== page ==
Updated at 11:39 a.m. ET
The White House and the leader of the House oversight committee are squaring off for what could become a battle royale over security clearances within the Trump administration.
Rep. Elijah Cummings, D-Md., chairman of the committee, launched an investigation in January into the White House's practices in awarding clearances to top aides. On Friday, he said he's accelerating those efforts following a report that President Trump intervened to grant access to his son-in-law, Jared Kushner, over aides' objections.
Cummings says the radio silence he's gotten so far from the White House is unacceptable.
"To date, the White House has not produced a single document or scheduled a single interview," he said. "The committee expects full compliance with its requests as soon as possible, or it may become necessary to consider alternative means to compel compliance."
Translation: Cummings and majority Democrats may try to compel material from within the administration that tells the story of Trump's clearance practices, especially two key memos that were described on Thursday in The New York Times.
On the record
Former chief of staff John Kelly and former White House counsel Don McGahn both went so far as to describe in writing their objections to Kushner getting a security clearance, the newspaper reported — but Trump overruled them and other national security officials and authorized one for him anyway.
NPR has not independently confirmed The Times' report, but Cummings said the story strengthens the case for his inquiry. He laid out his argument in a new letter to the White House on Friday:
"If true, these new reports raise grave questions about what derogatory information career officials obtained about Mr. Kushner to recommend denying him access to our nation's most sensitive secrets, why President Trump concealed his role in overruling that recommendation, why General Kelly and Mr. McGahn both felt compelled to document these actions, and why your office is continuing to withhold key documents and witnesses from this committee."
Trump; Kushner's attorney; and Trump's daughter Ivanka, who is also Kushner's wife, have said the president wasn't involved with arranging the clearances.
A spokesman for Kushner's attorney said on Friday that the explanations given about Jared and Ivanka's clearances were accurate based on the information available then, suggesting that if Trump had intervened, they didn't know that at the time they discussed it with reporters.
"In 2018, White House and security clearance officials affirmed that Mr. Kushner's security clearance was handled in the regular process with no pressure from anyone," said Peter Mirijanian, a spokesman for Kushner attorney Abbe Lowell. "That was conveyed to the media at the time, and new stories, if accurate, do not change what was affirmed at the time."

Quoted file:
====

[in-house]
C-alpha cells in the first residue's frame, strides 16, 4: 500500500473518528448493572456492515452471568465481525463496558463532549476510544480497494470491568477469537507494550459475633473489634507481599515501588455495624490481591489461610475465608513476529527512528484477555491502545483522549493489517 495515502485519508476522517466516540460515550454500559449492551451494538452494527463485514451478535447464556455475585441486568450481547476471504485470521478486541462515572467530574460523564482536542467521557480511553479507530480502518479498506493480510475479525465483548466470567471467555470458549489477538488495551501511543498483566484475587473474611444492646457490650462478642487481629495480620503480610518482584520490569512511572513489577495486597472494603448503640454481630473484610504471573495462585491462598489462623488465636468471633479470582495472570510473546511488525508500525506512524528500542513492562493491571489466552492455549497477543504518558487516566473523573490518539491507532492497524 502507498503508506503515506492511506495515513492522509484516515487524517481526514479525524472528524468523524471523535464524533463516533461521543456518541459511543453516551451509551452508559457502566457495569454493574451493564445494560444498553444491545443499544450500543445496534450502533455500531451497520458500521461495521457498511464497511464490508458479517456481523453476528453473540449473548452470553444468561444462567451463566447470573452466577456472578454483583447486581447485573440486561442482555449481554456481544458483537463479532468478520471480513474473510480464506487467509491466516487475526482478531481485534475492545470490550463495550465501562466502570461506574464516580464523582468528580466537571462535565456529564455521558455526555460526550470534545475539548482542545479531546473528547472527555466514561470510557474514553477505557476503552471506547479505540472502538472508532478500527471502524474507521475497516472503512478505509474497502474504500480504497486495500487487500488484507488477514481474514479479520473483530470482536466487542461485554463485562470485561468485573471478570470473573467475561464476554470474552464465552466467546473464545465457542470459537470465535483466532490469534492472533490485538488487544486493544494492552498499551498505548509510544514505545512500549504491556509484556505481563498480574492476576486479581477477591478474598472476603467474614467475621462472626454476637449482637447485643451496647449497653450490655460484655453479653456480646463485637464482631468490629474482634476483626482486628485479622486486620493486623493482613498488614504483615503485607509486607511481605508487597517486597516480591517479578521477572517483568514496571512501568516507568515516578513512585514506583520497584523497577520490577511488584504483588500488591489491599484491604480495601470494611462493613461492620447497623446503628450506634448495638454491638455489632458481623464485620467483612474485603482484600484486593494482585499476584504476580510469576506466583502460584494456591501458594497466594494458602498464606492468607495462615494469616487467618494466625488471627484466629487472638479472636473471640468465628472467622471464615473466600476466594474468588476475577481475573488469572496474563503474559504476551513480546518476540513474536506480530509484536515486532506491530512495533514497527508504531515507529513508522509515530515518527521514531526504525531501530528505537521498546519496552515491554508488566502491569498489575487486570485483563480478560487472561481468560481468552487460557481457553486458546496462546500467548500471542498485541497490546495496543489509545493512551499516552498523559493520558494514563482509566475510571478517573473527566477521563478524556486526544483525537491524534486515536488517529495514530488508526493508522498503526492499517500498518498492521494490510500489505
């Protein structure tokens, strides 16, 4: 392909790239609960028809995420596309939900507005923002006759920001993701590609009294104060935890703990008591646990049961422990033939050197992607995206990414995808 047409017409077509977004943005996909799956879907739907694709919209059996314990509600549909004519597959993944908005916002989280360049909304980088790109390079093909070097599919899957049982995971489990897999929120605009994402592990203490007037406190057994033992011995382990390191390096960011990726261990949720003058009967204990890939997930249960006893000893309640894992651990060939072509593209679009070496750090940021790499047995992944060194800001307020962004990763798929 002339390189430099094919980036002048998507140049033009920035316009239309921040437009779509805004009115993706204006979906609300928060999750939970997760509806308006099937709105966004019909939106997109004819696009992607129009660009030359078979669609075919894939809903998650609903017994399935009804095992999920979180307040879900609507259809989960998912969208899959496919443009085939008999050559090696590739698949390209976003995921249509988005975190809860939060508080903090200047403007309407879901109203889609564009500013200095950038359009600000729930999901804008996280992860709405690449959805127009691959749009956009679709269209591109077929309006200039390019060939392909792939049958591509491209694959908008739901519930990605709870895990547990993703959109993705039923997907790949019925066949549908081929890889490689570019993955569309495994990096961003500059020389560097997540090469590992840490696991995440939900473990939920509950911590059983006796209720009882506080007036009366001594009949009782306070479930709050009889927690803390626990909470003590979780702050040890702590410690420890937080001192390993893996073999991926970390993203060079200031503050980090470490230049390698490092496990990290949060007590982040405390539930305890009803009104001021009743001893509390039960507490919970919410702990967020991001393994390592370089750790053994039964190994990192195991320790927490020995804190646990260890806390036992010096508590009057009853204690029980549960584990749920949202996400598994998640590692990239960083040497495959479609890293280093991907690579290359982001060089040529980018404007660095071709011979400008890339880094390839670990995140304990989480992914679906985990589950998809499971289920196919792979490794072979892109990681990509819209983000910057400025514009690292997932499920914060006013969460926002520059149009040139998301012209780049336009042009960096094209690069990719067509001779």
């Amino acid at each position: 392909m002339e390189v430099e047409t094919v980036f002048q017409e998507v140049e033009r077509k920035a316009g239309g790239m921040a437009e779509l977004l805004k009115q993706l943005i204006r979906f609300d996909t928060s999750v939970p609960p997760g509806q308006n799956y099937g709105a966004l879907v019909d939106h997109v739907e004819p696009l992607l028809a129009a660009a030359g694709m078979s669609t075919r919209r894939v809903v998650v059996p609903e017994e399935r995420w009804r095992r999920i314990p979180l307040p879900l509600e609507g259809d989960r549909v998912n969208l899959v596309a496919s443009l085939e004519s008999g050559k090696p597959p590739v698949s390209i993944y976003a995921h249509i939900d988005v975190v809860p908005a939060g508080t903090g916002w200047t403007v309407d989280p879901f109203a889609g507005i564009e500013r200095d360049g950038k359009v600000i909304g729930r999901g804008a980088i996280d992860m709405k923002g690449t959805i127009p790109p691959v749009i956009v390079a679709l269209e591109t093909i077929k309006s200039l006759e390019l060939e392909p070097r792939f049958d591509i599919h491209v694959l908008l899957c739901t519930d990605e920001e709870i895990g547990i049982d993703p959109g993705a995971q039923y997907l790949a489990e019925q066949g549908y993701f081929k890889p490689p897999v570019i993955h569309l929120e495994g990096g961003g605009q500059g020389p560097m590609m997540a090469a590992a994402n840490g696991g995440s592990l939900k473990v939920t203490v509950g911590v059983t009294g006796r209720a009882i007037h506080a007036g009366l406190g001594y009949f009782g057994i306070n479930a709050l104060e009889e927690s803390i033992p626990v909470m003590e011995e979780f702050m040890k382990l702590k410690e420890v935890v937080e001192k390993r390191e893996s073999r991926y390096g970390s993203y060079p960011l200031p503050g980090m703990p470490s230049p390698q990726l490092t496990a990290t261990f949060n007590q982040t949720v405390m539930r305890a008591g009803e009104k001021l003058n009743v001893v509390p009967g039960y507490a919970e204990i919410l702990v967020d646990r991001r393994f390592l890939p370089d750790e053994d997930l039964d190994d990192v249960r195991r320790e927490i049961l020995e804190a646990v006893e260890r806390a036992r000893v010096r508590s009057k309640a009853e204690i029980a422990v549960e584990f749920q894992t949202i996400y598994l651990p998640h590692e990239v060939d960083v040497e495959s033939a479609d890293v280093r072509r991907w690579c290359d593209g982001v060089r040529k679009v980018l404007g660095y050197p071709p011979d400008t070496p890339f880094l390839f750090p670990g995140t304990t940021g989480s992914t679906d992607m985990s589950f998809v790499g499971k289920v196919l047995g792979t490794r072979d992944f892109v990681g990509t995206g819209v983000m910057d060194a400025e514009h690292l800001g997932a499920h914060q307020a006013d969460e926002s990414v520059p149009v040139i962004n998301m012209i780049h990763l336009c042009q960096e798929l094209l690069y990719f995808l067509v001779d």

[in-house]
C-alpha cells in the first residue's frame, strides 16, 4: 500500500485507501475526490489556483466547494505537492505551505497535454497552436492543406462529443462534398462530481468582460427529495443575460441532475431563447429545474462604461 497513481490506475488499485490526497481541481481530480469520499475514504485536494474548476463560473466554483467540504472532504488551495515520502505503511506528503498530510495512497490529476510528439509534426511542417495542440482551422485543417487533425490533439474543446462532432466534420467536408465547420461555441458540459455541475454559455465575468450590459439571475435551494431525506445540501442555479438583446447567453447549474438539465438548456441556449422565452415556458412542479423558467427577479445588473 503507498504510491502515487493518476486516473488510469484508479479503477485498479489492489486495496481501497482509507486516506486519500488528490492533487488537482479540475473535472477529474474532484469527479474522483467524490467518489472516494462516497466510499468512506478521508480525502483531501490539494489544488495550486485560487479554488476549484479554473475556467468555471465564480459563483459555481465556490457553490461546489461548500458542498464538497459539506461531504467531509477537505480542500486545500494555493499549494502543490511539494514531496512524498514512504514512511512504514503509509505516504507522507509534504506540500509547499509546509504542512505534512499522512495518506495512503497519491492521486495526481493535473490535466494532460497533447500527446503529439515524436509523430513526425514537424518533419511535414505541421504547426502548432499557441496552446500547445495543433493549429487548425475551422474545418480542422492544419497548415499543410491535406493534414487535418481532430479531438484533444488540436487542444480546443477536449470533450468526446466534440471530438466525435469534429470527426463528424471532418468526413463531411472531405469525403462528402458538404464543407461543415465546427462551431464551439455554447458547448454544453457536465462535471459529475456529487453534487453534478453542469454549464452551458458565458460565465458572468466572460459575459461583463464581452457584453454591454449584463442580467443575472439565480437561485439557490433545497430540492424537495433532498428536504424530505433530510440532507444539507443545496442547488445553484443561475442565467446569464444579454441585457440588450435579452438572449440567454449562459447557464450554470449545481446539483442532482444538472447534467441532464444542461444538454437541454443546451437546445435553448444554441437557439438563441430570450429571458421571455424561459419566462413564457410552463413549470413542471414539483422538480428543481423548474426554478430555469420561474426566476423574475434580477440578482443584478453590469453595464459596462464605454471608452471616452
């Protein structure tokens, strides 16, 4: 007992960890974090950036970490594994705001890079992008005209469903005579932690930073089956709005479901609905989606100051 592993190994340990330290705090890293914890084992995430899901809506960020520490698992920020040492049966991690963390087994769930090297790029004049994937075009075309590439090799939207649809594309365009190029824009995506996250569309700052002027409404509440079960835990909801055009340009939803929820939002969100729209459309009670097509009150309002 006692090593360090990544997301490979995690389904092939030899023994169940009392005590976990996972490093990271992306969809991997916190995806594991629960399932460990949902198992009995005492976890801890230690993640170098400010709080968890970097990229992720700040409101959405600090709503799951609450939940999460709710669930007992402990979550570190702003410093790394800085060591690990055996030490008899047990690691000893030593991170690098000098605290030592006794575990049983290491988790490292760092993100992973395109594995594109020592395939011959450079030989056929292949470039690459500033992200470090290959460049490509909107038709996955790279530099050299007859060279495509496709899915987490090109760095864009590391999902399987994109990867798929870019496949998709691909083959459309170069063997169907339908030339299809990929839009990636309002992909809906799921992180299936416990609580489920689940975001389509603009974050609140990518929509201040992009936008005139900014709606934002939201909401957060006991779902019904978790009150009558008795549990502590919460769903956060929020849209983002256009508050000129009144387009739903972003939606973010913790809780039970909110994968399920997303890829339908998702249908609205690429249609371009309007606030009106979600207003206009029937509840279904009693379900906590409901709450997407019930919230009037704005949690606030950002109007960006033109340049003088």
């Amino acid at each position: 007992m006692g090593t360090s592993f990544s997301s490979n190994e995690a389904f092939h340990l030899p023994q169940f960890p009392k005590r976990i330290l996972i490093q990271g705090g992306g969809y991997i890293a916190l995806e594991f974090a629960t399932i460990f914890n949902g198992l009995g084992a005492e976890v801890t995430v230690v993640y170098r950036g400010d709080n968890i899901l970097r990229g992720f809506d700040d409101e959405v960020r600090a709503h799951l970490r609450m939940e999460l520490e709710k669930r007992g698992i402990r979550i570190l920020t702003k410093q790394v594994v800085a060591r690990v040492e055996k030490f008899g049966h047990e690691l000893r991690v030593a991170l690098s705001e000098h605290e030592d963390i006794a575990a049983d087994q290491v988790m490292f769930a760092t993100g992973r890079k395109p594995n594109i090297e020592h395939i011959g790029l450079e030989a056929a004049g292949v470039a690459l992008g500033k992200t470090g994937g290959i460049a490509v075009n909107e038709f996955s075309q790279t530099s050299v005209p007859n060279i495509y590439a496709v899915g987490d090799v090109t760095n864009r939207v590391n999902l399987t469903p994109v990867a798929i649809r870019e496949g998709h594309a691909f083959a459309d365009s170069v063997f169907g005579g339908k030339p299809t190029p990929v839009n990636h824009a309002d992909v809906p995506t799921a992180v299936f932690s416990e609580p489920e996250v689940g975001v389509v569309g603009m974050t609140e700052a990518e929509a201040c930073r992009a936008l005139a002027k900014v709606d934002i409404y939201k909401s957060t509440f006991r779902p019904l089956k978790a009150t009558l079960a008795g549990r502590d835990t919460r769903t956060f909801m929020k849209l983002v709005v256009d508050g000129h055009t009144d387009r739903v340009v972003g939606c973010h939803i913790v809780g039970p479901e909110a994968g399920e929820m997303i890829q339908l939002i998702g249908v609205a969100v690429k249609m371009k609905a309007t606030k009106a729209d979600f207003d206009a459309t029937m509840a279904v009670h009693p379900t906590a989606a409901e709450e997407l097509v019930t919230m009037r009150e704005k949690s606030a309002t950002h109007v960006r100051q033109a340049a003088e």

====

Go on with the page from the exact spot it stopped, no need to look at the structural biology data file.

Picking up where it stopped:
The White House said it would not comment on security clearance matters.
In the past, Trump has rejected the premise of Democrats' investigations as "presidential harassment," and his administration isn't expected to cooperate by providing witnesses or documents.
In the event that Cummings tries to use a subpoena, Trump also could assert that the materials he wants are shielded by executive privilege, which permits an administration to keep some of its internal workings out of the public view.
That would likely lead to a dispute in court.
National security authorities investigate people in the White House who are nominated for access to classified information, but the president retains the power to authorize whether or not they get it.
The clearance issue has dogged Trump since the beginning of his presidency, partly because of a slow, backlogged investigation process and partly because of suggestions that he has overruled national security officials in the past.
Director of National Intelligence Dan Coats has argued that only people who merit access to sensitive information should get it.
Sen. Martin Heinrich, D-N.M., asked him about that at a hearing in January following earlier reports that Trump has awarded clearances to people against the advice of the national security establishment.
"Would you still recommend minimal access to classified documents to those White House officials since FBI experts recommended that they not be given those top-secret clearances?" Heinrich asked.
Yes, Coats said: "I do support providing all the information necessary for not only the White House, but for all of our branches relative to providing security clearance," he said. "They have the authority to do that. We issue guidelines in terms of what ought to be adhered to."
FBI Director Christopher Wray also was asked about the clearance process; he explained that the bureau simply serves as a vendor for its client — in this case, the White House — but one without the power to determine who should or should not gain access to secret information.
"What we do is we assemble the information," he said. "We provide the factual information. We do not actually make recommendations one way or the other about the clearances. The decision about what to do based on those facts is entrusted by long-standing process to the requesting entity. So we provide the information, but then they make the call."